Pricey, amenity-filled adventure vans may be all the rage these days, but the #VanLife excitement is trickling down into other areas of the camper industry. Small, lightweight trailers are also seeing a resurgence thanks to their easy towing capabilities and compact luxuries. Love campers and trailers? Come join our new community group.
We’ve highlighted some of the best lightweight trailers and five different teardrop trailers you can buy in the past, but the latest to catch our eye is the tiny Droplet Trailer. Made in Vancouver, Canada, the Droplet first debuted as a prototype in June 2017 as the brainchild of a engineer who wanted a tiny camper he could pull with his Toyota Matrix.
The result is this Scandinavian-inspired teardrop. Built around a queen-size bed that easily sleeps two, the camper uses an aluminum composite exterior, structural wood fiber for the frame, and wood laminate in the interior to keep things light.
While some teardrops feel a bit like a dark cave inside, the interior of the Droplet is bright and airy thanks to a half dome front window that provides great stargazing. Door and side windows on both sides let in even more light—as does a ceiling yachting hatch—and all windows are tinted for privacy.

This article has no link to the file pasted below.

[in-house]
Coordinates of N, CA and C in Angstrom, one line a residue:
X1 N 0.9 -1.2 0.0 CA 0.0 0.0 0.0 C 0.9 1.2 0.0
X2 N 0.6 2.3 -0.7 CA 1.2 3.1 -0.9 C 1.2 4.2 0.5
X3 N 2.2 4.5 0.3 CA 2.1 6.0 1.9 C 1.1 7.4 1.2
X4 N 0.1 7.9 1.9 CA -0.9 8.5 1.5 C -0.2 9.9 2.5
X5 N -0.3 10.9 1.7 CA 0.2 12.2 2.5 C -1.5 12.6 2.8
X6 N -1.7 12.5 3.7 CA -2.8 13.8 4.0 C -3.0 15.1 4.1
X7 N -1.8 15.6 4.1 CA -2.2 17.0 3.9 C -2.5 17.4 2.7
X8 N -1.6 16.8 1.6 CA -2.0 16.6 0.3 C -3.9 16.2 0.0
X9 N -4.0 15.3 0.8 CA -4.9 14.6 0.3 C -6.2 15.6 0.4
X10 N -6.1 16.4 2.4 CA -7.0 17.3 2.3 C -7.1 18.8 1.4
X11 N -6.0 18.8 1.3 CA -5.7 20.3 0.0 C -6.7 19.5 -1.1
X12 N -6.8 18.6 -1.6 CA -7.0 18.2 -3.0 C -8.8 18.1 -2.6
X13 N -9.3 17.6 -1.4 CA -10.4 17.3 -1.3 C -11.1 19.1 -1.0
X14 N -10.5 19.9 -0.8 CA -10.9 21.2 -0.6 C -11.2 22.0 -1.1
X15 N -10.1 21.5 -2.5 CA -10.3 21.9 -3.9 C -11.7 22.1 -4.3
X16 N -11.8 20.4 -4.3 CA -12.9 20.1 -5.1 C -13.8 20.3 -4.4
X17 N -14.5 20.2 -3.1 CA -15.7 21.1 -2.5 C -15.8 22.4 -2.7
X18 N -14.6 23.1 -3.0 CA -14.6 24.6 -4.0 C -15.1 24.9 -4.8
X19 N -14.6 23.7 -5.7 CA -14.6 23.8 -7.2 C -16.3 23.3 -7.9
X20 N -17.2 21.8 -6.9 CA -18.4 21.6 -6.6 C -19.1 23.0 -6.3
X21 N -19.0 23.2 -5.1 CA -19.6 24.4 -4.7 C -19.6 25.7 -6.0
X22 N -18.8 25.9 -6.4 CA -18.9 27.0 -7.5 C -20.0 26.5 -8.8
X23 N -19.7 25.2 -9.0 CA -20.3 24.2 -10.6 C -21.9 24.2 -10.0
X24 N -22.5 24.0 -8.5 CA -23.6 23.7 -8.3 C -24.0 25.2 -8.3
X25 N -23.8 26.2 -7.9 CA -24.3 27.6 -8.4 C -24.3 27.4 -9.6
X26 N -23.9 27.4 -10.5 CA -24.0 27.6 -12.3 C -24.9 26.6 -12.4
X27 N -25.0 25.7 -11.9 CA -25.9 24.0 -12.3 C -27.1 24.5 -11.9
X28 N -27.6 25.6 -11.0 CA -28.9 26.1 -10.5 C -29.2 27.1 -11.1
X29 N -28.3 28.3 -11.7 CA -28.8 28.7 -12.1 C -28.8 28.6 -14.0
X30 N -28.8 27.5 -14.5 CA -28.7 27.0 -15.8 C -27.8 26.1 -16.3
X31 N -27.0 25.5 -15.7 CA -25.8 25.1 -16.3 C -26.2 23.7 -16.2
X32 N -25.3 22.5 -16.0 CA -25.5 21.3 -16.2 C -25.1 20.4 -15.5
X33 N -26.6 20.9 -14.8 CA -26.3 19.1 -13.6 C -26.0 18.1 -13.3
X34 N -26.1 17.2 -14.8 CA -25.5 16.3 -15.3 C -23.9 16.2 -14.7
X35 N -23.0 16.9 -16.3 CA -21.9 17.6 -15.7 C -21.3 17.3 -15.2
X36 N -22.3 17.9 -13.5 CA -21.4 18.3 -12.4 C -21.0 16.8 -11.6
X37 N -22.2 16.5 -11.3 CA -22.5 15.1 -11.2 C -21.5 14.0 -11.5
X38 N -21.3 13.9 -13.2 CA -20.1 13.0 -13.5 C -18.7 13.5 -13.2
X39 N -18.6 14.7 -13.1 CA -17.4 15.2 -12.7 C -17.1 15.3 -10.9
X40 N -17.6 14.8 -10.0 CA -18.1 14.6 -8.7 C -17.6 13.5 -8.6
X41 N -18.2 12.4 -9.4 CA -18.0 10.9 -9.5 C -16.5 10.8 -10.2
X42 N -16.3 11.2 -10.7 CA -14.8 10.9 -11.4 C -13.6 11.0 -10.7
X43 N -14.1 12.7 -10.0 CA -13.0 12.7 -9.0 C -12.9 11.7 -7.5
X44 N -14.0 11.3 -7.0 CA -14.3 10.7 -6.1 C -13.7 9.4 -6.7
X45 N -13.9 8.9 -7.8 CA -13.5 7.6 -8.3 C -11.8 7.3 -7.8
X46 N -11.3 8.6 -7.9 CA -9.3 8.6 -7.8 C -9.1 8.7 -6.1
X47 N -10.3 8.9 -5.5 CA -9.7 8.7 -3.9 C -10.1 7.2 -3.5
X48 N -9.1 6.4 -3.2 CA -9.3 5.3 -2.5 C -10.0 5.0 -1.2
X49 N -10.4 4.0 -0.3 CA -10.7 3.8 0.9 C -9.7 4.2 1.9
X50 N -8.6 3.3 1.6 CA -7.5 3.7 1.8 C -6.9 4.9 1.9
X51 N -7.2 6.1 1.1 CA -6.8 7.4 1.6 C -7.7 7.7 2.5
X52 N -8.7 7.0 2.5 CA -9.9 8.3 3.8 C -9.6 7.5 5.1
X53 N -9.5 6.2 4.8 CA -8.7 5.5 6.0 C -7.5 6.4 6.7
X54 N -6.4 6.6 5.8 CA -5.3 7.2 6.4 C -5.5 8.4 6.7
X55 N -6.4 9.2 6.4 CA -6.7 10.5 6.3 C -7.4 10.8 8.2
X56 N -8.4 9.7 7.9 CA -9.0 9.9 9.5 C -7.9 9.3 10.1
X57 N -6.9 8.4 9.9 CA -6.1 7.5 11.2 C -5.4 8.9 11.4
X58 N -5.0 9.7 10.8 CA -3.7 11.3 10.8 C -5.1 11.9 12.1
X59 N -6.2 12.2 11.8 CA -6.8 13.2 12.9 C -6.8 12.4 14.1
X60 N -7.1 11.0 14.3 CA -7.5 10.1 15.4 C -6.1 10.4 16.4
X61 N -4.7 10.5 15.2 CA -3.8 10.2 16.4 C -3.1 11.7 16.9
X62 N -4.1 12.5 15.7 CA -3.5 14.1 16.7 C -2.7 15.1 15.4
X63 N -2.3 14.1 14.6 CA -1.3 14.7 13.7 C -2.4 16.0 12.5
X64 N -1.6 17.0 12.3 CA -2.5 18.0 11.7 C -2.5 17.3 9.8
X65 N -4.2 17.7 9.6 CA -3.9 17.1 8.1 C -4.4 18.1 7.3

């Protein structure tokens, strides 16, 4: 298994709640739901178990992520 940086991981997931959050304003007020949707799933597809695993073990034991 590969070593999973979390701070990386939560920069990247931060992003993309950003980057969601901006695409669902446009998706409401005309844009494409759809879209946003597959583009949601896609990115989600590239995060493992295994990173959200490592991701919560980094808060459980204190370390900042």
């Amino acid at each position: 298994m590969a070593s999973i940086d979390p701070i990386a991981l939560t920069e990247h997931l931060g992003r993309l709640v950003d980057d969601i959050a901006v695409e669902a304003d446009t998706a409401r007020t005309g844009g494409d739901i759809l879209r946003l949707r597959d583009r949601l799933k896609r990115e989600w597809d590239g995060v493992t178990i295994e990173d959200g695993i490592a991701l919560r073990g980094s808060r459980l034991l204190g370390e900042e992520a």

Two cabinets and two shelves sit at the foot of the bed for storage, and large felt pockets keep night-time essentials at hand. Both access doors are extra wide to make it easier to get in and out of the small camper, and two LED reading lamps provide light in the cabin.
Like a traditional teardrop, the camper’s cook space is accessed from outside, and includes an acrylic, easy-to-clean countertop and backsplash. Dishes can be hung on the back-splash for easy access, and the kitchen also features two LED lamps, a 12-volt slide-out fridge, a two-burner propane cooking stove, and pull-out drawers for storage. The sink is deep enough for dishes, and a closed-loop water system is hand-pump operated.
In total, the Droplet measures 6.6 feet wide, 13.5 feet long, and 5.5 feet high, making it easy to park in your garage. The best part? The camper weighs 950 pounds dry, meaning that it can be towed by cars with at least 1,500-pound towing capacity. That includes smaller vehicles like the aforementioned Toyota Matrix, the Subaru Impreza, and the Honda CRV (remember to always check your own vehicle tow weights).
You can rent out the Droplet to try before you buy, and the company offers a series of different trim packages that range from $14,450 for the “naked” Droplet, to $16,450 for the off-the-grid package that includes solar. Head over here for more.